But that was only the beginning. Then we attended a session about poster making, what made us aware of what we actually needed to do. Our third meeting with Yiddish language was about East End Yiddish Theatres in London. We got to know how Yiddish theatre emerged and what kind of plays were most popular. In the late afternoon all Danubian groups gathered to watch a short Romanian documentary set in the Danubian Delta, or how protagonists said, “our swamp”. We appreciated “Swamp dialogues” especially because of a great sense of humor locals had as though their living conditions had not been so harsh. In the evening we made it to what all students really like and look for: free dinner and drinks. We enjoyed Hungarian cuisine and talked a lot as well, so that an author of this log got home quite late, which is the reason why this very log is appearing on the website in the morning, rather than in the evening, as it was planned.
A gutn! [All the best/Goodbye]
It was safe to say that the rain did not hamper the excitement of the students as it was evident in the rising noise of the discussions taking place before early morning information session began. With almost 900 students from 10 different strands ranging from a disease outbreak to global environmental justice….The programme started and we were given a brief about what to expect in the next two weeks and what we were expected to contribute. This was followed by 3 students who previously took part in the programme giving us a taste of their experiences, this definitely raised the expectation of students and the excitement to start the course could be seen in the atmosphere in the auditorium.
The language is interesting. The hour long session ended with the students introducing their names in Yiddish, and our language teacher sang a song in Yiddish.
By Molly Hugh
Day two on the Danube strand of the Global Citizenship programme began with a lecture, followed by a skills session on poster design, a Yiddish class revolving around the alphabet and finally a group tutorial. Professor M. Berkowitz gave a passionate lecture on the real everyday lives of Jews in Vienna prior to the Second World War; a group that has been engulfed and surrounded by stereotypes to such an extent that it is hard to discern what is fact and what is fiction. Berkowitz approached the topic via the question, ‘What did Jews really do with their daily lives?’, before going on to explain how elements of culture in Vienna became stamped with the label of being purely Jewish. This lead to the development of stereotypes which served to negatively categorise and marginalise the Jewish community, simply because of their interest in becoming involved with, and developing, parts of Austrian culture. Many people at the time therefore began to accuse the Jewish community of robbing the Austrians of the best jobs when, in fact, as Berkowitz demonstrated, the majority of Jews actually took up jobs that locals didn’t want – a misconception which can also be found in our society today.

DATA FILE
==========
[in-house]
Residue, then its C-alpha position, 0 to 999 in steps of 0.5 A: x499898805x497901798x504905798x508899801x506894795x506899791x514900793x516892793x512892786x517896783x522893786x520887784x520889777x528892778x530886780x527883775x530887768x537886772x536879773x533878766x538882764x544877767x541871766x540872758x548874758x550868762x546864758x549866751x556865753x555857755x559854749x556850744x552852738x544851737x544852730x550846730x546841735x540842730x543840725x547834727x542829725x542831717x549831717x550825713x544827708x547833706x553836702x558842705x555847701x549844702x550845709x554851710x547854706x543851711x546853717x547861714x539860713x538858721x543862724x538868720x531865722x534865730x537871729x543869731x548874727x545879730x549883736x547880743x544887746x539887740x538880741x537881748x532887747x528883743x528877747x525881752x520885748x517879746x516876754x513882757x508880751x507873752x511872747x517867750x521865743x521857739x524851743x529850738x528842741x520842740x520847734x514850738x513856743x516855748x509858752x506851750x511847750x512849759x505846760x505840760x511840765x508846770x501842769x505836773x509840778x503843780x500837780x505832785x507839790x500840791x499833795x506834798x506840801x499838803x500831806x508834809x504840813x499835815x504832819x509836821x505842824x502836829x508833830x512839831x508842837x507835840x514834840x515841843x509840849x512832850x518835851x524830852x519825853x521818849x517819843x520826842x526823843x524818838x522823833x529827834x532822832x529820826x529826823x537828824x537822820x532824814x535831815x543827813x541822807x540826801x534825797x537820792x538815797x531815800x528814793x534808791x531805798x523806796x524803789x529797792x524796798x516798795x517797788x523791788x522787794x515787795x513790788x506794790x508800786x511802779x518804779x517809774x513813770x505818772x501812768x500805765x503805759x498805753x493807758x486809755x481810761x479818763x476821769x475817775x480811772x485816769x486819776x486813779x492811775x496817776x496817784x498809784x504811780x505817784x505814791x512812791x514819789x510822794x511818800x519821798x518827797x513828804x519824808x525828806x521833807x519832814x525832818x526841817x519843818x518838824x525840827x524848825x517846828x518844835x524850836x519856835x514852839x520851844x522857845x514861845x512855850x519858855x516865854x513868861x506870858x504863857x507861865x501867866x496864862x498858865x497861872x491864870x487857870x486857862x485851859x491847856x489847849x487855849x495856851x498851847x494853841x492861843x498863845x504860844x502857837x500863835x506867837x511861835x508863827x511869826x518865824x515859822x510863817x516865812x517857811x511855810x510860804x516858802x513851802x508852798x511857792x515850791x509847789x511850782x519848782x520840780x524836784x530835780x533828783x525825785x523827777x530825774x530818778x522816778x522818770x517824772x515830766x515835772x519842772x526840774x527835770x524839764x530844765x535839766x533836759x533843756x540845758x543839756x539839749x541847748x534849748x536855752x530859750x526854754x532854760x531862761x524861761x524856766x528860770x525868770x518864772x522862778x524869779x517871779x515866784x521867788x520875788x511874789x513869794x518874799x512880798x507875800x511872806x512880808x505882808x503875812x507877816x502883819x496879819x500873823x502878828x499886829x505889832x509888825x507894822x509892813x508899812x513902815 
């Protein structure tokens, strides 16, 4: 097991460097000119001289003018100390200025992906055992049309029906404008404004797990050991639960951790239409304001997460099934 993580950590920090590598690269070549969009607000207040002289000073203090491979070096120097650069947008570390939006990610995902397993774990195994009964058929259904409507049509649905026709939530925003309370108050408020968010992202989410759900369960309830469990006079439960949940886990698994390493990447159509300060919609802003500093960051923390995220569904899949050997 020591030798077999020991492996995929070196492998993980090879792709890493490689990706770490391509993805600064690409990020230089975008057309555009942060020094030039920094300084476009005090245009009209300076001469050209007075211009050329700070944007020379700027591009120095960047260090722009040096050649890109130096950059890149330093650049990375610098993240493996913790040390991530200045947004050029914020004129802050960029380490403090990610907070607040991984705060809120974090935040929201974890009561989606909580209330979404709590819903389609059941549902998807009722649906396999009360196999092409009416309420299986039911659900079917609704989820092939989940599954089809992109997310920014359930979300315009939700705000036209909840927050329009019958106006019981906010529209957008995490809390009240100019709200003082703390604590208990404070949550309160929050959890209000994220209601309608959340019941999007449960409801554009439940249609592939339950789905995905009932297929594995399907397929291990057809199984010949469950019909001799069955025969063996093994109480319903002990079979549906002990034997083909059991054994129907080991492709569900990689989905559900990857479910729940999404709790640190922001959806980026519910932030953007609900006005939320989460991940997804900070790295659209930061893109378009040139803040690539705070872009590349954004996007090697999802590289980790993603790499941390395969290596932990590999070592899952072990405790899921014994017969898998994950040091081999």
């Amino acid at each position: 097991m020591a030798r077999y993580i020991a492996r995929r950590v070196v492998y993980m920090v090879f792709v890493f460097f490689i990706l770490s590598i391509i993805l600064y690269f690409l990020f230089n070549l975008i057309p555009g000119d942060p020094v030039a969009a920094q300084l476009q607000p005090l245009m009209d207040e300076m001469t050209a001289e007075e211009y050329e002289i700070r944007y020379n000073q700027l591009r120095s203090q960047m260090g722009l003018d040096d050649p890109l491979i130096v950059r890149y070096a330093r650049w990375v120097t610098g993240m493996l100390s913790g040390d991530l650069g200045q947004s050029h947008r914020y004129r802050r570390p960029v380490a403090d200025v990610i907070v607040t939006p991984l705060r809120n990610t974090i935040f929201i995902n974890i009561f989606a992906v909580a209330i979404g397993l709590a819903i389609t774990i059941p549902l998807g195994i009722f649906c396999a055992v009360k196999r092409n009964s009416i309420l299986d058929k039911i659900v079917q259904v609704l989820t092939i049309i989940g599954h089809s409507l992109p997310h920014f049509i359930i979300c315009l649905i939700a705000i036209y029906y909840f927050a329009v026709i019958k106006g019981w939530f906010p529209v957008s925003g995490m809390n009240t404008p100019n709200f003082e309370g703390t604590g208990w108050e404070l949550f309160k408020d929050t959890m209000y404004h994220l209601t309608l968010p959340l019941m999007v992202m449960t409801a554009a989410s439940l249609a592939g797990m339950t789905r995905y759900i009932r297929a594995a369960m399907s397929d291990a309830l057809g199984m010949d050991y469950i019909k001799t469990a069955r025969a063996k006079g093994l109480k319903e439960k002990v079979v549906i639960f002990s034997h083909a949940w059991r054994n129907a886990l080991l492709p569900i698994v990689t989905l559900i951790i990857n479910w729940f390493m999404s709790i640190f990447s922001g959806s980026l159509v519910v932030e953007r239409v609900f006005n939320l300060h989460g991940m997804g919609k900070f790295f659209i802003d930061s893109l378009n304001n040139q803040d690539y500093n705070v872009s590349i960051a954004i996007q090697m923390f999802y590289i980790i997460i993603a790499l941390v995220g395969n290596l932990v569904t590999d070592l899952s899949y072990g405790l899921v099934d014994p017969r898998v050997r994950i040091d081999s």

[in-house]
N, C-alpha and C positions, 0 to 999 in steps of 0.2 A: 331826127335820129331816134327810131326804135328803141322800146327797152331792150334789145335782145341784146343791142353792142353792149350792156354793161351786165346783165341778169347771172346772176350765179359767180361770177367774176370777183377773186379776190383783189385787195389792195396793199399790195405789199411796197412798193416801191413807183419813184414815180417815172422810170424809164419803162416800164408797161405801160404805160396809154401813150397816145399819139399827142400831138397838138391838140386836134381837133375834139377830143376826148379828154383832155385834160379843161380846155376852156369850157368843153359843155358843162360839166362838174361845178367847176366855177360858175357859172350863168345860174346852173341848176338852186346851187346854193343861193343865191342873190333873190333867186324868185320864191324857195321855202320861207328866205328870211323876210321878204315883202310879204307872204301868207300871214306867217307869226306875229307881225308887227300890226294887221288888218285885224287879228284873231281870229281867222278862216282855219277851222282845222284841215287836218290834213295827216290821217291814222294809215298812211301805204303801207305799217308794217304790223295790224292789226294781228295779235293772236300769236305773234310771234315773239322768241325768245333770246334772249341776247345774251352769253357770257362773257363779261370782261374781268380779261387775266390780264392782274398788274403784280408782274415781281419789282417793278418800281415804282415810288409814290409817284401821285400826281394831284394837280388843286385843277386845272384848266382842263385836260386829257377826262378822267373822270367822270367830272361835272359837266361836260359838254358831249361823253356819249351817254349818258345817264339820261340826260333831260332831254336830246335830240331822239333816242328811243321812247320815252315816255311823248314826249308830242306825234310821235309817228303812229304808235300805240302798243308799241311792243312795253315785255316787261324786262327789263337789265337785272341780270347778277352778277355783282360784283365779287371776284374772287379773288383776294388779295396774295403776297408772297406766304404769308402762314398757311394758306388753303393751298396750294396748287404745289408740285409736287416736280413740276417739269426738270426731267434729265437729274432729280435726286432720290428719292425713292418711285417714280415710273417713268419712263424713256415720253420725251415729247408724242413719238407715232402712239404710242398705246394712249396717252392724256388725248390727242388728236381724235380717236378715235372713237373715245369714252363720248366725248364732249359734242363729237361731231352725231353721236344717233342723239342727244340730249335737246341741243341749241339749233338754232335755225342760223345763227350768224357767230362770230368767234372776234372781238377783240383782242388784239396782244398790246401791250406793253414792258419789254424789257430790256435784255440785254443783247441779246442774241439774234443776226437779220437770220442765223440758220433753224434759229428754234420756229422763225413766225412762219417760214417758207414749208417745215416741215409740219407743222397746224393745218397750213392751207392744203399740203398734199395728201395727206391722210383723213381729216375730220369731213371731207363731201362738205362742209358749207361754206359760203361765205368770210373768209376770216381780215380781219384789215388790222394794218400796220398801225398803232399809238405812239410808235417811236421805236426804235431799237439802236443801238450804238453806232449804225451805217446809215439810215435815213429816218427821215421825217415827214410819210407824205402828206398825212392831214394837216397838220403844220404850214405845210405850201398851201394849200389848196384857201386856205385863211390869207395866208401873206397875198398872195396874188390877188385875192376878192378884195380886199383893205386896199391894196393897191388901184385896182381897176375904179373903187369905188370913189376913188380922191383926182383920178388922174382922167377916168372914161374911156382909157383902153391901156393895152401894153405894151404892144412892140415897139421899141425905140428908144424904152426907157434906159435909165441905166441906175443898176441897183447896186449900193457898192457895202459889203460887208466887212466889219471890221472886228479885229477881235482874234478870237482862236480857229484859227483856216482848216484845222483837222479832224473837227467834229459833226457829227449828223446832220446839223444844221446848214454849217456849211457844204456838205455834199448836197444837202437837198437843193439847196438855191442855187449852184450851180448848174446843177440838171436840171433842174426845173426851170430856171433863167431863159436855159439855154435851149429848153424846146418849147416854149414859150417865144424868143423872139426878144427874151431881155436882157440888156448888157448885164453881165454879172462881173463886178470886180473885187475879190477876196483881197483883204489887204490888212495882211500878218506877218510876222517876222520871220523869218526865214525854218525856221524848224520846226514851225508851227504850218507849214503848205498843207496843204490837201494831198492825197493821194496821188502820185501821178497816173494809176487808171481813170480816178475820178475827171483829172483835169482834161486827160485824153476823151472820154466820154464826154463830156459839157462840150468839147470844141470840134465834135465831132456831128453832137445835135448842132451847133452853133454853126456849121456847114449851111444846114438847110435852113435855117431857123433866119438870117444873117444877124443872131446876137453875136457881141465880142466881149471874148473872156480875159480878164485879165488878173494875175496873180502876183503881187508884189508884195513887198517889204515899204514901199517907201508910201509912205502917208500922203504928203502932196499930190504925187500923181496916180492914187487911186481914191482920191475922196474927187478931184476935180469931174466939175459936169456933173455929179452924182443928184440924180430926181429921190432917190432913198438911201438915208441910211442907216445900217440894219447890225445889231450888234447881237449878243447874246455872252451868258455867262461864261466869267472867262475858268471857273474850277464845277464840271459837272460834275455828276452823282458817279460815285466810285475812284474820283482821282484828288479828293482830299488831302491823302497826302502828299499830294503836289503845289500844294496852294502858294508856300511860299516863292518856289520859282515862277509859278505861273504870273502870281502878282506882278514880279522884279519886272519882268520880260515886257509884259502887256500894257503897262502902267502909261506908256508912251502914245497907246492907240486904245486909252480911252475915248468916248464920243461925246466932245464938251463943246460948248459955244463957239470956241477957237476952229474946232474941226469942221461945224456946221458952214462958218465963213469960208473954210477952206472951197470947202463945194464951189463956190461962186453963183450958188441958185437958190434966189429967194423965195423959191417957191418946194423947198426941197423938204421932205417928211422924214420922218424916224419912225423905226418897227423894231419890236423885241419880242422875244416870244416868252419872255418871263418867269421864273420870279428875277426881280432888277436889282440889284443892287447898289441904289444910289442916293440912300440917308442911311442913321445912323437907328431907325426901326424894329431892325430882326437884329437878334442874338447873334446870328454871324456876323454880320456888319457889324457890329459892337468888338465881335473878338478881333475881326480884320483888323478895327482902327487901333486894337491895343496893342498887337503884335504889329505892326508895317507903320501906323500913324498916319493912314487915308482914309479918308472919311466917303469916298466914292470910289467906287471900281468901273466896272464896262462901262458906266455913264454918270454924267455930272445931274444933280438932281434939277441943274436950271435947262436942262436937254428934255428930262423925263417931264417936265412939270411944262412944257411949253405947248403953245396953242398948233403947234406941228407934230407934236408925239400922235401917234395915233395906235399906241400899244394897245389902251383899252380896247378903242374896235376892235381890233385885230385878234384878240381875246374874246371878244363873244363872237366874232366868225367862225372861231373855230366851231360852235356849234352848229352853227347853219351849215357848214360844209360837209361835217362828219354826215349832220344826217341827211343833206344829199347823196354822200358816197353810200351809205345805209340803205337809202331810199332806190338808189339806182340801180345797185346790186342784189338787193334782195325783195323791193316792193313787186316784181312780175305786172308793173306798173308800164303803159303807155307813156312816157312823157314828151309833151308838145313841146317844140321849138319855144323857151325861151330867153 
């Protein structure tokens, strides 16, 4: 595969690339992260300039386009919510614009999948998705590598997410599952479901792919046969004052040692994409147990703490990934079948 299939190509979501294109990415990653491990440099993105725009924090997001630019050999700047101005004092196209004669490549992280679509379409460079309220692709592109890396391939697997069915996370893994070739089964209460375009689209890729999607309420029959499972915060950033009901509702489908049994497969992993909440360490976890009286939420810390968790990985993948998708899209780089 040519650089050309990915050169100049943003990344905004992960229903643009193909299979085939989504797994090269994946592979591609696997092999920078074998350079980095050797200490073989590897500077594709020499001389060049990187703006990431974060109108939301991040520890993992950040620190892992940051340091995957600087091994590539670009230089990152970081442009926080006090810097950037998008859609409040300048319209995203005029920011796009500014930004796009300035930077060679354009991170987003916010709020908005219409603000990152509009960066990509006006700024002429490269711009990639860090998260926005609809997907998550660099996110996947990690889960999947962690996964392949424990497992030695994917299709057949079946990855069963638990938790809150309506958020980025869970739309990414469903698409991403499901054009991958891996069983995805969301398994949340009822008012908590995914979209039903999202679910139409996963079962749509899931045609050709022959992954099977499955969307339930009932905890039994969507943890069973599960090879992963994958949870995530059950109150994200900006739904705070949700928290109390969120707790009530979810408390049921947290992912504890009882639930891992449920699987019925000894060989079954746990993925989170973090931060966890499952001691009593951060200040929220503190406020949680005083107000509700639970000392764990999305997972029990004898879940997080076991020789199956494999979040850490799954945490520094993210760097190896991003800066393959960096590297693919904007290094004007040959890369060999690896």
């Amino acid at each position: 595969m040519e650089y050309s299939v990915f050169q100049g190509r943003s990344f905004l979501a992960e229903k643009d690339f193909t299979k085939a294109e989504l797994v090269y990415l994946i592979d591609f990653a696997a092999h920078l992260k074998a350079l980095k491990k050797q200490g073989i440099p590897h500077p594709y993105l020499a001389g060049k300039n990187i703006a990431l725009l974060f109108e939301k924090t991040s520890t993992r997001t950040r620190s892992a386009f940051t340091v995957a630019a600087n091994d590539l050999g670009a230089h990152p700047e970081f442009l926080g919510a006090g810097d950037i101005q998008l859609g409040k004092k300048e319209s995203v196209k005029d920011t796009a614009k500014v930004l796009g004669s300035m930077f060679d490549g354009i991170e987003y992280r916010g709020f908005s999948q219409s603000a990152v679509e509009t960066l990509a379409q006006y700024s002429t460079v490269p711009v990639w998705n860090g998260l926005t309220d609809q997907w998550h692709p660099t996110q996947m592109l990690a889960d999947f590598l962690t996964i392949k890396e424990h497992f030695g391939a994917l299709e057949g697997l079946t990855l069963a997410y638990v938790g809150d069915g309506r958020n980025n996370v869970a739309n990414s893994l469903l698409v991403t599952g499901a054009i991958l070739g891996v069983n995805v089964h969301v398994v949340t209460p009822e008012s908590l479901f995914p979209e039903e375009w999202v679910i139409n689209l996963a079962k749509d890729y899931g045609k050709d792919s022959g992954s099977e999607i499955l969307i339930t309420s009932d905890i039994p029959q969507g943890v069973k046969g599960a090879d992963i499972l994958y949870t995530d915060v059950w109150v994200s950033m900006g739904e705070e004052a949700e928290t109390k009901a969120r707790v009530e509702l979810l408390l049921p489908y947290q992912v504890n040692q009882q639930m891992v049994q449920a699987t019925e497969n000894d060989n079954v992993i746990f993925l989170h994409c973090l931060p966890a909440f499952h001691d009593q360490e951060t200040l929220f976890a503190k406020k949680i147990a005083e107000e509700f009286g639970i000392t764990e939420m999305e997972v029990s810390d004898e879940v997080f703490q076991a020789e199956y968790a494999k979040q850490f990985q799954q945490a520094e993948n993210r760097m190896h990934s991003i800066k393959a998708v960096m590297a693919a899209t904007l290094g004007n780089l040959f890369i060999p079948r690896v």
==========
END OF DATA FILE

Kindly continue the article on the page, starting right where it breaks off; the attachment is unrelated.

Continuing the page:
Another element which contributed to the rise of anti-Semitism in the build up to Nazi Germany was the way in which Judaism became considered a threat to Catholicism; some considered Jews to be ‘Christ killers’, as if their aim was to destroy Catholic influence in Vienna. Strangely enough, anti-semitism also appeared in the shape of walking sticks. Some people channelled their dislike for Jews through publicly leaning their weight upon the carved wooden head of a stereotypical Jewish person (which quite ironically also mocks characteristics that can be found on people anywhere in the world, not just on Jews!).
Therefore, to counter the ridiculous anti-Semitic stereotypes and to answer his own question, Berkowitz explained that Jews did the same as anybody else in their daily lives; they worked, studied and made a living for their families. In other words, they behaved in the stereotypical way of anybody in Vienna – in general they weren’t an exception.
In the Yiddish group’s discussion of the lecture, the point was raised that global citizenship implies that people should be able to be a citizen of the world and not of a specific country. Furthermore, this would suggest that a global citizen should be able to get along with all other people, regardless of their backgrounds and contrasting characteristics. Therefore, perhaps Jews are true global citizens in their attempt to live alongside other cultures and to partake in other lifestyles while keeping their own alive. It was also discussed that too much emphasis is placed on how groups of people are different to each other (whether by appearance, faith or lifestyle) when really the importance lies in how people are similar and how they can work together. Consequently, maybe this is the key to global citizenship: if we look for the positives in people that may at first seem different to us and work on building a relationship from an optimistic angle, can we then claim to be citizens of the world?